With a ROBS you can work in the C Corp funded by your 401K plan. You can work on houses that you purchase and resell. You CAN NOT live in the house(s). Similar to a self-directed plan you also need to be cognizant of transactions with disqualified persons, including yourself.

It is commonly said that for investing you should only use LLCs; however I believe, for fix-n-flip investing a C Corp is a good organizational structure. The ROBS method is a viable way to fund a fledgling company.

I did listen to that podcast. The person did not use ROBS, he used self-directed IRA. Apparently he was ignorant of the IRS rules... which is not an excuse, you must know the rules, they are pretty straight forward. As disqualified person you are not to provide any services or anything of value to the IRA nor can you benefit from the IRA in any way (directly or indirectly).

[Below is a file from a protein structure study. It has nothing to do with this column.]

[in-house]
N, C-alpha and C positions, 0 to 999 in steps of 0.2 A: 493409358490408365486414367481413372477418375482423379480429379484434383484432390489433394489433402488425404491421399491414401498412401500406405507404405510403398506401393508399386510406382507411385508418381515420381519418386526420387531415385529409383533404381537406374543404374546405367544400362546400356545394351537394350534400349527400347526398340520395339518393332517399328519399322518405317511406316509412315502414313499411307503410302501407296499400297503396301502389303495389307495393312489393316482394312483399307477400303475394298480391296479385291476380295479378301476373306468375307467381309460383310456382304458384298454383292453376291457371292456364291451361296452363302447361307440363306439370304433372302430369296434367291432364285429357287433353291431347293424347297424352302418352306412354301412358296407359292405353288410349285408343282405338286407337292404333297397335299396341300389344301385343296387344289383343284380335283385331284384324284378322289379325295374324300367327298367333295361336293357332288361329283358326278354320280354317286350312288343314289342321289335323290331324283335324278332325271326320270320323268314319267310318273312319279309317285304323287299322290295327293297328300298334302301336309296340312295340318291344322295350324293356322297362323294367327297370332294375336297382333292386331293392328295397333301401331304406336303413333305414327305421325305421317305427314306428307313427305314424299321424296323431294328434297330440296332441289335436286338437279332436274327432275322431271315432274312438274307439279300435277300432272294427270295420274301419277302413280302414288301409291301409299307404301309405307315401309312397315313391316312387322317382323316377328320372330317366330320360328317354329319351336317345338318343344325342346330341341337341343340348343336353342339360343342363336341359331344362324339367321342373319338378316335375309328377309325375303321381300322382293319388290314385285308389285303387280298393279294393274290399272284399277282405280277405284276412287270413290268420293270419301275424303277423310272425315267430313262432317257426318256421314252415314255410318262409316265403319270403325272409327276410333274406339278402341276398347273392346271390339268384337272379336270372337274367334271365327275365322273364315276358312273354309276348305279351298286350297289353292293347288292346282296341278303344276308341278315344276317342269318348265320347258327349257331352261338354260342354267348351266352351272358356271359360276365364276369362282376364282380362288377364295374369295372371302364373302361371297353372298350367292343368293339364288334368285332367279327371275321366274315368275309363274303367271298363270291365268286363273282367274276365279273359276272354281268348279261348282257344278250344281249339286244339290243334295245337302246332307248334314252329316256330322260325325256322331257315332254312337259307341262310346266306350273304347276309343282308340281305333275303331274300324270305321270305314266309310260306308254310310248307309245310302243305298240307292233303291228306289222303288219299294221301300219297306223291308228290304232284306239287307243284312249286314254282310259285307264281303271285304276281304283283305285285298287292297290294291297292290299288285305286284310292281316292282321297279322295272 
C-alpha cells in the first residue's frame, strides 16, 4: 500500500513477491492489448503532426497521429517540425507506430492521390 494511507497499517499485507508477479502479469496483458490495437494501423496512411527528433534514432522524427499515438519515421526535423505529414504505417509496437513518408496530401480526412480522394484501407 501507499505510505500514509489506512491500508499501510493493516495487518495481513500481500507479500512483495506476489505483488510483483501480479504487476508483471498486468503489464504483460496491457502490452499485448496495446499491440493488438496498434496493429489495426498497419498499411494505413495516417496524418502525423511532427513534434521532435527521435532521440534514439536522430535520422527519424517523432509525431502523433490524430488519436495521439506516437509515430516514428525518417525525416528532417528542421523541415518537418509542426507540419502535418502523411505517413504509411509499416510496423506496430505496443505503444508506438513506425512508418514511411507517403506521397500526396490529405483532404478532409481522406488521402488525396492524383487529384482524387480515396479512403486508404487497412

I have a similar question.  I rent short term rentals as PM for others charge standard % of what I can book in revenue.  Can I buy property after setting up self directed 401k and hire my company as property manger for the standard % rate I charge others?    

I understand all revenues Must go into 401k less the operating cost of hired PM (most hire an outside mgr but not really many in my market, and none w/interest I have in making profitable through rental).

@Jan Ferry-Axman

You may not do that.

IRS rules stipulate that there may be no direct or indirect benefit, in either direction, between a plan and a disqualified party.  You and your business are disqualified to your retirement plan.

Your property management may not provide services to the plan and get paid for doing so, nor can your company provide such services for free and thereby gift value to the plan (which would be akin to making un-documented contributions to the plan).

As the account holder, you are allowed to perform very basic administration of investments. Property management for a long term rental, including the occasional lease signing, paying the bills and receiving the rents on behalf of the plan for a a few doors would not present an issue. The volume of activity necessary to operate a short term rental would very likely cross the line of providing services to the plan.